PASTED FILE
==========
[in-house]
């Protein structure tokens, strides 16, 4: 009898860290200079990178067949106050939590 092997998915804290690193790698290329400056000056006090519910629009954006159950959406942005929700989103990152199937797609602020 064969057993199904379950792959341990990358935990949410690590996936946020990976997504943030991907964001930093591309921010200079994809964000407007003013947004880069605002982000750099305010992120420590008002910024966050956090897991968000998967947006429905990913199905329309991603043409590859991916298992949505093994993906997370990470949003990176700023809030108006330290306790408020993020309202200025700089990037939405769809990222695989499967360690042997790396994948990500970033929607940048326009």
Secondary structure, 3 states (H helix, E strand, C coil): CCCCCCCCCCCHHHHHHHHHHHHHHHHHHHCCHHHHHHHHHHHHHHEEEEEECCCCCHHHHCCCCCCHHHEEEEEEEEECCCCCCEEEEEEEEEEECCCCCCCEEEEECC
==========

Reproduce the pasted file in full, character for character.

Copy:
[in-house]
């Protein structure tokens, strides 16, 4: 009898860290200079990178067949106050939590 092997998915804290690193790698290329400056000056006090519910629009954006159950959406942005929700989103990152199937797609602020 064969057993199904379950792959341990990358935990949410690590996936946020990976997504943030991907964001930093591309921010200079994809964000407007003013947004880069605002982000750099305010992120420590008002910024966050956090897991968000998967947006429905990913199905329309991603043409590859991916298992949505093994993906997370990470949003990176700023809030108006330290306790408020993020309202200025700089990037939405769809990222695989499967360690042997790396994948990500970033929607940048326009």
Secondary structure, 3 states (H helix, E strand, C coil): CCCCCCCCCCCHHHHHHHHHHHHHHHHHHHCCHHHHHHHHHHHHHHEEEEEECCCCCHHHHCCCCCCHHHEEEEEEEEECCCCCCEEEEEEEEEEECCCCCCCEEEEECC